I cringe when I see this kind of stuff and immediately time-travel back to my Levittown, New York, neighborhood in the 1960s, where my pal Clement would have definitely said, "Hey, I've got your safe space right here!" A physical flourish would have accompanied Clem's remark.
The bedrock truth is that life is hard, especially if you have to compete for prosperity. Rather than major in whining, Old School folks tough it out, developing skills to overcome the inevitable obstacles every human being faces.
We all know Snowflakes: the people who blame everyone else for their failures, who look to others to solve their problems, who are sooooo sensitive to every slight.
Boring. And stupid. Don't be that person. Absorb the lessons we are about to impart.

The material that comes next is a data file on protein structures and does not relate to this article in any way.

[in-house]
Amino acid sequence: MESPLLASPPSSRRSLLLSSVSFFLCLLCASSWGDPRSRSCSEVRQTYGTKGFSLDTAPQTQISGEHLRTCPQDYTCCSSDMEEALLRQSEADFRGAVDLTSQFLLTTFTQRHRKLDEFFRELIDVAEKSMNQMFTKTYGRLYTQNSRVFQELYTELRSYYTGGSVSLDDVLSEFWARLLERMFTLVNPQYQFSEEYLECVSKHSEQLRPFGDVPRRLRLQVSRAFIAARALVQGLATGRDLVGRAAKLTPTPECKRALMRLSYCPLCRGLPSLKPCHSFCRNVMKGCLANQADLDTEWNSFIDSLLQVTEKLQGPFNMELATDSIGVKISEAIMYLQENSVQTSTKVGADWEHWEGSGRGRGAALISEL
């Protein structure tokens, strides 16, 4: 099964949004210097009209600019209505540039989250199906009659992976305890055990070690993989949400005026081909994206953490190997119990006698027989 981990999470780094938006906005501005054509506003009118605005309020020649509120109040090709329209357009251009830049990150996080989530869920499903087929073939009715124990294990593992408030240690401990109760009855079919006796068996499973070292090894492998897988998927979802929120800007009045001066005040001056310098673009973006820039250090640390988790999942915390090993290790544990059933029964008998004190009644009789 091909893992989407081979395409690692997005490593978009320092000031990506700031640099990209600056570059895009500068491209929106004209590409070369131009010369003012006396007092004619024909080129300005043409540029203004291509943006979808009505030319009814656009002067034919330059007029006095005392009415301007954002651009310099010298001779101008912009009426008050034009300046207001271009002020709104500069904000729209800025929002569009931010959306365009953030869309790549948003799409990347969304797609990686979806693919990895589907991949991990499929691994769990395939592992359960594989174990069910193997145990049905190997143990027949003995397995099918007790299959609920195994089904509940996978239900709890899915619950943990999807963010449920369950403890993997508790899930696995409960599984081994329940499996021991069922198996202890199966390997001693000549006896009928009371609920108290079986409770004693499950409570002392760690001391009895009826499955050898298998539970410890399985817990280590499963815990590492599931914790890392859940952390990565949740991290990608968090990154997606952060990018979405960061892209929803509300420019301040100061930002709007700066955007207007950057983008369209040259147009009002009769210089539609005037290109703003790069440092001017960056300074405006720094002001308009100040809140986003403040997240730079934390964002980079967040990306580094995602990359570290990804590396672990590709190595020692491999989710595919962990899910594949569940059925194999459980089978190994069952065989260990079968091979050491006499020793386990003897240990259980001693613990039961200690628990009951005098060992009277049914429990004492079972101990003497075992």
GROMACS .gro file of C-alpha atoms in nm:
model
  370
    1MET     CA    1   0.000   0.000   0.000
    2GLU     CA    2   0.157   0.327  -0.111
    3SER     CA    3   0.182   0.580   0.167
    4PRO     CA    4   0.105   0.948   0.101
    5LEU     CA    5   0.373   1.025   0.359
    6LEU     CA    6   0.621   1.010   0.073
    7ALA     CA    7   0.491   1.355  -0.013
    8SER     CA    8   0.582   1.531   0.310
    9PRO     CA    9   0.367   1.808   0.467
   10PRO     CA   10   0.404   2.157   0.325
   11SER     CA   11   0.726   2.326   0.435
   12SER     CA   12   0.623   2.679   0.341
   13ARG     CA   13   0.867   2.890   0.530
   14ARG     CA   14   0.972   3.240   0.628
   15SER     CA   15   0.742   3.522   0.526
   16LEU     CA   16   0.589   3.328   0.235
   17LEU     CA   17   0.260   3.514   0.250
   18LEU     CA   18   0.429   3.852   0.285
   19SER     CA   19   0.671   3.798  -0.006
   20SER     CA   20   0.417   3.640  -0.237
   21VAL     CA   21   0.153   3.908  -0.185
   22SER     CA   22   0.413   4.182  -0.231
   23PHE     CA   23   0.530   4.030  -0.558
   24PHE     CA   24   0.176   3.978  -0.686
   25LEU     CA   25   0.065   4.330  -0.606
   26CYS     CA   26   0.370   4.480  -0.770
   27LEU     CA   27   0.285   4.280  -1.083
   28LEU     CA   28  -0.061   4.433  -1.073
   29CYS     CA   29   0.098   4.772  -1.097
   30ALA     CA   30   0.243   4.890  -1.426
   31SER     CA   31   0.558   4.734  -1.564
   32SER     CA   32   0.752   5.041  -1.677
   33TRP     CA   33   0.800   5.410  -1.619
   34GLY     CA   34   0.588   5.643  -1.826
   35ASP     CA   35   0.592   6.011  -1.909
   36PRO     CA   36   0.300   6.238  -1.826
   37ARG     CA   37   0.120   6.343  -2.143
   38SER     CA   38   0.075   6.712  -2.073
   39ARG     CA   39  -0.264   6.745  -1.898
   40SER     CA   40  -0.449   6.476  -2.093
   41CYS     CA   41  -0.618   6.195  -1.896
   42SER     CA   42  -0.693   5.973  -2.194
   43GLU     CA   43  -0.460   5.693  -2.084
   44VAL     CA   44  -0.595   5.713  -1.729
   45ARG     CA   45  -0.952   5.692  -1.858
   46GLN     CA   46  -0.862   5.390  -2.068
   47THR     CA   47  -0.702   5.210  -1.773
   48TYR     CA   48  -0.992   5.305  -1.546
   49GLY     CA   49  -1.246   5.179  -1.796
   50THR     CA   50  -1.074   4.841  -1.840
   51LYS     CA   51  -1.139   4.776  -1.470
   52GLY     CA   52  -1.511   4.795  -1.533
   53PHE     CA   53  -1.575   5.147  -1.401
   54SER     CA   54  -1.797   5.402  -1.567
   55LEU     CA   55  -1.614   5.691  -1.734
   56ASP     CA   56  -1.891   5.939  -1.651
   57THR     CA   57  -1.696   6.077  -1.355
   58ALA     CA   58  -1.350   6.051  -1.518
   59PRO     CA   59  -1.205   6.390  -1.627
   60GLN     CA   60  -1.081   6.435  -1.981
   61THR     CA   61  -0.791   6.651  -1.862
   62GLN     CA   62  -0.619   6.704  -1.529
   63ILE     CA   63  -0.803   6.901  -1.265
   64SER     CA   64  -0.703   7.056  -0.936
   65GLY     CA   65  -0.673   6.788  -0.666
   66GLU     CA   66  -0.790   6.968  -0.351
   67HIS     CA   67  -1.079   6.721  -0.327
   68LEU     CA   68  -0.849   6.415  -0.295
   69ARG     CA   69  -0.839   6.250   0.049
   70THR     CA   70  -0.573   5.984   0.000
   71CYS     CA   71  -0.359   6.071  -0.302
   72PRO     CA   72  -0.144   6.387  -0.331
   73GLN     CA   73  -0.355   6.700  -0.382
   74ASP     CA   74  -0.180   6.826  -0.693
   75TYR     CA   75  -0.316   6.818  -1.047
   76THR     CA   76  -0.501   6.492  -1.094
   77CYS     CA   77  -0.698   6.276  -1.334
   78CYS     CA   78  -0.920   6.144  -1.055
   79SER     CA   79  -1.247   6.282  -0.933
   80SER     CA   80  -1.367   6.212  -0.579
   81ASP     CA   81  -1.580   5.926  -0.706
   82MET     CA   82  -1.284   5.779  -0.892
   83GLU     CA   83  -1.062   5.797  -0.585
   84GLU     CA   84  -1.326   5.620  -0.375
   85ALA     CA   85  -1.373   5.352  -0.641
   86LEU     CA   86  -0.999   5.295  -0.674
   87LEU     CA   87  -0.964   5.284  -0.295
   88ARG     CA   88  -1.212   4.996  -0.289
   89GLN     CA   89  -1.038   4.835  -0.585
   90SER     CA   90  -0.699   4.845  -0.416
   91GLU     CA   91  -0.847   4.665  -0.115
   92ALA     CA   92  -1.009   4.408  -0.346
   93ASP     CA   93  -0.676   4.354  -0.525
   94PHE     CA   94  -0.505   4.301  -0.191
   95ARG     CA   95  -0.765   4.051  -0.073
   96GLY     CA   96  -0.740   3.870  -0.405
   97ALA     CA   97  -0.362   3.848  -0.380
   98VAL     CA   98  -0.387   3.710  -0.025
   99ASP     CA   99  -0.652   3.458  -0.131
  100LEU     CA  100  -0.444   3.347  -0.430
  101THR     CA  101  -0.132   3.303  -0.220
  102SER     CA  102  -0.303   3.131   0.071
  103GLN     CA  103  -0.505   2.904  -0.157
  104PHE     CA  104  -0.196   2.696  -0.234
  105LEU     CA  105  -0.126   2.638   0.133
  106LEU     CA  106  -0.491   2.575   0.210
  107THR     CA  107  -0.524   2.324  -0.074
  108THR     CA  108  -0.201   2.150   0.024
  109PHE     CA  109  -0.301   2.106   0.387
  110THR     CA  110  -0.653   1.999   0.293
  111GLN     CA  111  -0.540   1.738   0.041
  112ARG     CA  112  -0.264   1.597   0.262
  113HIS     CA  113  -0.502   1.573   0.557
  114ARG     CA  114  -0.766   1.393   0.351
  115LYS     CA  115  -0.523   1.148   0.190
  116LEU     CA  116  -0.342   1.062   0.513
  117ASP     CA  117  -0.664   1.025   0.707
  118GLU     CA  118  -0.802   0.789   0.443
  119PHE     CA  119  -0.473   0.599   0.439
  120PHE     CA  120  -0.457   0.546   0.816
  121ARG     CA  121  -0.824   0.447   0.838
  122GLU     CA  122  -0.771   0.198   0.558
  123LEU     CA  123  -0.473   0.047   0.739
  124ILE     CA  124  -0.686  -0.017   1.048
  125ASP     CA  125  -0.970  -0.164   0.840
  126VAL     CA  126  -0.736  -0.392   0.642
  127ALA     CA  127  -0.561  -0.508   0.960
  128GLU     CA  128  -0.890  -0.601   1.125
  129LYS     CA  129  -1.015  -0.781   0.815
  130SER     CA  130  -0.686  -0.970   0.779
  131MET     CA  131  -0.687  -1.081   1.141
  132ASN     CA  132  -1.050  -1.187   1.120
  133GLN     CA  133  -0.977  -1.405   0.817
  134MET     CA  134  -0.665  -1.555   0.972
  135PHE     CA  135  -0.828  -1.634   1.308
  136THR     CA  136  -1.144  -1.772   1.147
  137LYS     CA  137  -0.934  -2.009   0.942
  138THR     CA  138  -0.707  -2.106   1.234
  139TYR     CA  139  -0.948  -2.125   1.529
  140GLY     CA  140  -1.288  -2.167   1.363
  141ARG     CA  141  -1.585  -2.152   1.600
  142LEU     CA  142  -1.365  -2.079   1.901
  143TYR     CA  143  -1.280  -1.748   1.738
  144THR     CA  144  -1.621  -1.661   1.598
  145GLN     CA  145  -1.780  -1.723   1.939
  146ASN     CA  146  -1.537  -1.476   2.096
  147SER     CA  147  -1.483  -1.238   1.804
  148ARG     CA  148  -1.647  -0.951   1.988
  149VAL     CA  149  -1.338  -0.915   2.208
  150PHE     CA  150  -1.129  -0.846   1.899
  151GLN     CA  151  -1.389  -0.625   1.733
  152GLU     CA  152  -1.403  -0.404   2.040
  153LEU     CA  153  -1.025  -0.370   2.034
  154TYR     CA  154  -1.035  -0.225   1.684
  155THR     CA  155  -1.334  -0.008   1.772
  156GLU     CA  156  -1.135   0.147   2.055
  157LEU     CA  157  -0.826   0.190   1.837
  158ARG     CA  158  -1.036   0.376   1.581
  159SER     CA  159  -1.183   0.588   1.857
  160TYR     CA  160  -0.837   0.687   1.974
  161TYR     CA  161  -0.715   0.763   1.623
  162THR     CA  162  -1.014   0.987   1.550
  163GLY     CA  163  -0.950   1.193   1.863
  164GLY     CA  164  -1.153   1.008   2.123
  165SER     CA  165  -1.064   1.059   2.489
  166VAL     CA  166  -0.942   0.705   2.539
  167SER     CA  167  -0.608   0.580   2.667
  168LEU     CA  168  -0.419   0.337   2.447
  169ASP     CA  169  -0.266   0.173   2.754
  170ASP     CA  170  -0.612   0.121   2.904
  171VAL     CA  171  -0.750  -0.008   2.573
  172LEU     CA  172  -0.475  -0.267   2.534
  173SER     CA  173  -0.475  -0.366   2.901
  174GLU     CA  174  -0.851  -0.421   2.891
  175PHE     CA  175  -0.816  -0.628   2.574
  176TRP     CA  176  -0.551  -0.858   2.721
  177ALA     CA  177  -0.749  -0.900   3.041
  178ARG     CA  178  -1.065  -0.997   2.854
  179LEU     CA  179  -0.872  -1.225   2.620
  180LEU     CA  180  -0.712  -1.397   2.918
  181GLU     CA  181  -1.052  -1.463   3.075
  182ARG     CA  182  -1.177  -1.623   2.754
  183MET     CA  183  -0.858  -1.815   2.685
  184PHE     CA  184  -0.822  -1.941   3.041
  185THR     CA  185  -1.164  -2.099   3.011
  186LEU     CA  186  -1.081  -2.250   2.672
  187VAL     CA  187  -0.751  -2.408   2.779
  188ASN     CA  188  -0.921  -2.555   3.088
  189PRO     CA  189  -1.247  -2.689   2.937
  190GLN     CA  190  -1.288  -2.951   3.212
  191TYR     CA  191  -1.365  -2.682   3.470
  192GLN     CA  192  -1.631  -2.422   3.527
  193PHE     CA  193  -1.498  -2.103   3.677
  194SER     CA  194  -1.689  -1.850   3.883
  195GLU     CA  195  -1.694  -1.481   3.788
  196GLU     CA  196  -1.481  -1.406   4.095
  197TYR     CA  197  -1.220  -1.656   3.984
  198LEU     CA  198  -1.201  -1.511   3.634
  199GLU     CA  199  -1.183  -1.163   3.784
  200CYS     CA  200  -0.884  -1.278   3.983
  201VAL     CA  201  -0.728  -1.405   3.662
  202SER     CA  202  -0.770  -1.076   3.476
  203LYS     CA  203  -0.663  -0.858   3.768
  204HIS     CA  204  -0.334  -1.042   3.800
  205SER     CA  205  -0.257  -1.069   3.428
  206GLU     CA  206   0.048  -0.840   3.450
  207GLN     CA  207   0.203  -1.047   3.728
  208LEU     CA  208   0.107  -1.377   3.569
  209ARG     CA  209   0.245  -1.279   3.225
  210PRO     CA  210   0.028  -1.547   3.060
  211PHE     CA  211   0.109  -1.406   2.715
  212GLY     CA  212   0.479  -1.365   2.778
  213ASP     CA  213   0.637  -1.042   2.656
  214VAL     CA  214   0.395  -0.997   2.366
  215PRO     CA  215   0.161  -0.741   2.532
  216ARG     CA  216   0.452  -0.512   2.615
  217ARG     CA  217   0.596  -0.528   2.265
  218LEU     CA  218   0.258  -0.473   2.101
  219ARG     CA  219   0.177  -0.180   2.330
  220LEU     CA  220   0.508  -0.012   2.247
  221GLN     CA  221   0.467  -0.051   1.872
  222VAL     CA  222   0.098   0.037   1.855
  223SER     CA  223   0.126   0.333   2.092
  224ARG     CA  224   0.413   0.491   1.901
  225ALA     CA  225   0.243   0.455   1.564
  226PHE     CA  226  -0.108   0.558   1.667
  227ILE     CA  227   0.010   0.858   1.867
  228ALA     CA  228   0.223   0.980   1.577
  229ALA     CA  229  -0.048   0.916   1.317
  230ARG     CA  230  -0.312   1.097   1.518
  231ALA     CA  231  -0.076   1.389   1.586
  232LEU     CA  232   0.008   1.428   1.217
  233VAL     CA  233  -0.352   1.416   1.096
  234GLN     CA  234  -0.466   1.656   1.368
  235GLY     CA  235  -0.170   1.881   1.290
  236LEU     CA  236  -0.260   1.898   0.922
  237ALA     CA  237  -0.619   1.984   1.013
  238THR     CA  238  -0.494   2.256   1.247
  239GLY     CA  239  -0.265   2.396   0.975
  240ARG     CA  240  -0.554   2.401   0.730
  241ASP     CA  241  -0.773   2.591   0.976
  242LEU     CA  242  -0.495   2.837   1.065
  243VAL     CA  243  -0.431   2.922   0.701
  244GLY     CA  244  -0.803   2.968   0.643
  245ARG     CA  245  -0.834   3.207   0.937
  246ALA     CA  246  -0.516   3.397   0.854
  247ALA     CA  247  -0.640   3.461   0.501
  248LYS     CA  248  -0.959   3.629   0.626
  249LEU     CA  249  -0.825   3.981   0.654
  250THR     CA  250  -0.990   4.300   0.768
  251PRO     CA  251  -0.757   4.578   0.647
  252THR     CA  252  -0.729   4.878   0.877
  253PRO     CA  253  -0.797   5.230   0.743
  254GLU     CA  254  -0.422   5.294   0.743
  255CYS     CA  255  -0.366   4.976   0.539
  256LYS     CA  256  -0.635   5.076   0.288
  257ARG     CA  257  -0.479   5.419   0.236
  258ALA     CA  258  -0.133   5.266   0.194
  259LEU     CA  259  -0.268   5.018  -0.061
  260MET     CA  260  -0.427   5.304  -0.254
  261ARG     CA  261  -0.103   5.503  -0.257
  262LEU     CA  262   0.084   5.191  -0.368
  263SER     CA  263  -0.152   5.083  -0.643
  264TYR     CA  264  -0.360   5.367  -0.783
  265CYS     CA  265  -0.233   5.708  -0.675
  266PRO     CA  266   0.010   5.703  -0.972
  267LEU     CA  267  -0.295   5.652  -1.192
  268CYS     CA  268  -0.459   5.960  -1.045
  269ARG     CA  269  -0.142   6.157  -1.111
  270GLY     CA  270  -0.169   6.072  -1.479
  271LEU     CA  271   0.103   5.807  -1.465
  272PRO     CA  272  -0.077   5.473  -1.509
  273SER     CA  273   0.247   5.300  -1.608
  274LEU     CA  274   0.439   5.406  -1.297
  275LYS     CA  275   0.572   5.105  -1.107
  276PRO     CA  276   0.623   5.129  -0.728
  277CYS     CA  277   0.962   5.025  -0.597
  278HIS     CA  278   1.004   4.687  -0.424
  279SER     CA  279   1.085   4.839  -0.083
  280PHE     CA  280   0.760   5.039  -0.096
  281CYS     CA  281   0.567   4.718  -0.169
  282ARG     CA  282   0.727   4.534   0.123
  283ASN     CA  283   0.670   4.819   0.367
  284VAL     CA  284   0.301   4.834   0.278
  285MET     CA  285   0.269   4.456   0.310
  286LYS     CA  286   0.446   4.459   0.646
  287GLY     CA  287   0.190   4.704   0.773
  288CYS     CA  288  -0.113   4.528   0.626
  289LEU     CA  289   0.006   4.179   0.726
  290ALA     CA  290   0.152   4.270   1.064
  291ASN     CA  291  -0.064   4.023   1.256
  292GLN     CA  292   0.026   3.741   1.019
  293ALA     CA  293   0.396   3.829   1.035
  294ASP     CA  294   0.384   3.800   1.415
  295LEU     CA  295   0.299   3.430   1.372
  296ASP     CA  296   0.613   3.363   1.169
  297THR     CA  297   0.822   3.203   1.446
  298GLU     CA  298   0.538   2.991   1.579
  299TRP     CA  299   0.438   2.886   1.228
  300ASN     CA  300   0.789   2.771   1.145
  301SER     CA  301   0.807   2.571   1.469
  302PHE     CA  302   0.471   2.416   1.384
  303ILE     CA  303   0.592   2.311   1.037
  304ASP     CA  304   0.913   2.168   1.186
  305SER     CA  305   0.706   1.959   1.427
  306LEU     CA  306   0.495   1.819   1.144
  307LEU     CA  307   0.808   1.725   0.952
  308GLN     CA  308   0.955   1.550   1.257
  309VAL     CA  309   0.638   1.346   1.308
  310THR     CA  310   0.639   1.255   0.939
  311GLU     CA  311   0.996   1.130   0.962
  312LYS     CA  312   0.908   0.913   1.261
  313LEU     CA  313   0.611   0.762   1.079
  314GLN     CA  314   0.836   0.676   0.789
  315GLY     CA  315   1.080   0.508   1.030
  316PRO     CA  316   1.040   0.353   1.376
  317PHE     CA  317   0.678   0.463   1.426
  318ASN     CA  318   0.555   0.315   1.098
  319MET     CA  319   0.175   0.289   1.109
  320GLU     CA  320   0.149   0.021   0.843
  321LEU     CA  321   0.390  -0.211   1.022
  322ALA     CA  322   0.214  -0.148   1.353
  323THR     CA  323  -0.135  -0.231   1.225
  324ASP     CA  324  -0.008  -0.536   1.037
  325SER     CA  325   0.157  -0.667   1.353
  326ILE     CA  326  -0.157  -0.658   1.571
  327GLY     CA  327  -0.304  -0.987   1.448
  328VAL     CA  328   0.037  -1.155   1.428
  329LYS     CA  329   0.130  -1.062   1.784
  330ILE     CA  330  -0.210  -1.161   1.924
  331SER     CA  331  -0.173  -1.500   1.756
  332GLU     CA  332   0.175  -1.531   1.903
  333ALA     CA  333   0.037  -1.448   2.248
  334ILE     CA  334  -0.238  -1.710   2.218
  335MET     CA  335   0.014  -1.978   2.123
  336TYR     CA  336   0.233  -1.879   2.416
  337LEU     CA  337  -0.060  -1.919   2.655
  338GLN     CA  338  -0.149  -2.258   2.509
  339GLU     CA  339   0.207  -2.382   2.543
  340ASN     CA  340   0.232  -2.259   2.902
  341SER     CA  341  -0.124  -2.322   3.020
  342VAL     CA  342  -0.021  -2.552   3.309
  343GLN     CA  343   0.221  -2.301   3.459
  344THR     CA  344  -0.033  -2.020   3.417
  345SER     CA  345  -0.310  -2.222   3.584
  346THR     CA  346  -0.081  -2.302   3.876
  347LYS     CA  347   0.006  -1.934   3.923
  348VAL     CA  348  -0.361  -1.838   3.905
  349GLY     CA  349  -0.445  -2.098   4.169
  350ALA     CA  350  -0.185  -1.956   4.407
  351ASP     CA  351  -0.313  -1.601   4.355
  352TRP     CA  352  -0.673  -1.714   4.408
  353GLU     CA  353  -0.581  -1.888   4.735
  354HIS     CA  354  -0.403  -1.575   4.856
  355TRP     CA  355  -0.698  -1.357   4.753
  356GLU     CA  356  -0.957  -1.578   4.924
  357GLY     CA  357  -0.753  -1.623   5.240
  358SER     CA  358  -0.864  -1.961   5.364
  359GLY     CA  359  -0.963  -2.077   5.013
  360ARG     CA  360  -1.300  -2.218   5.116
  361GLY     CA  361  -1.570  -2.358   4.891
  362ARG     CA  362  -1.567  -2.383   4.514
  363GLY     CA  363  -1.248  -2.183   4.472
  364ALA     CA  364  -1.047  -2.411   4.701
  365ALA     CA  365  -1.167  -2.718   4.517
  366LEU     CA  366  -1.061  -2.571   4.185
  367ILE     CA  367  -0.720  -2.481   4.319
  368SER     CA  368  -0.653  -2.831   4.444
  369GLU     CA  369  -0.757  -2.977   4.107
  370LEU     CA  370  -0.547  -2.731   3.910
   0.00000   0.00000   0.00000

When I looked around for someone with whom to write this book, my friend Bruce Feirstein emerged as the perfect choice. Biggest advantage: he is not like me.
Diplomatic and somewhat cerebral, Feirstein had huge early career success with a book called Real Men Don't Eat Quiche, which was actually a humorous warning about Snowflake culture long before it existed. Then Bruce went on to write Hollywood scripts along with articles for the Wall Street Journal and Vanity Fair, among others. He lives in Los Angeles, so he's enmeshed in Snowflake culture; it affects him every day.
While I embrace an East Coast swagger, Feirstein does not immediately alienate half the universe as I have a tendency to do, but we are both Old School guys, as you will soon see. However, we take different buses to the school, which makes things interesting.
I will concede that America will never go back to the Old School curriculum that many Baby Boomers experienced. Not gonna happen with so many lawyers running wild.
Here's what I'm talking about.
If I'd worn a bicycle helmet when I was a kid, I would have been mocked beyond belief, and the helmet would immediately have been taken off my head and placed somewhere far away. Maybe Rhode Island.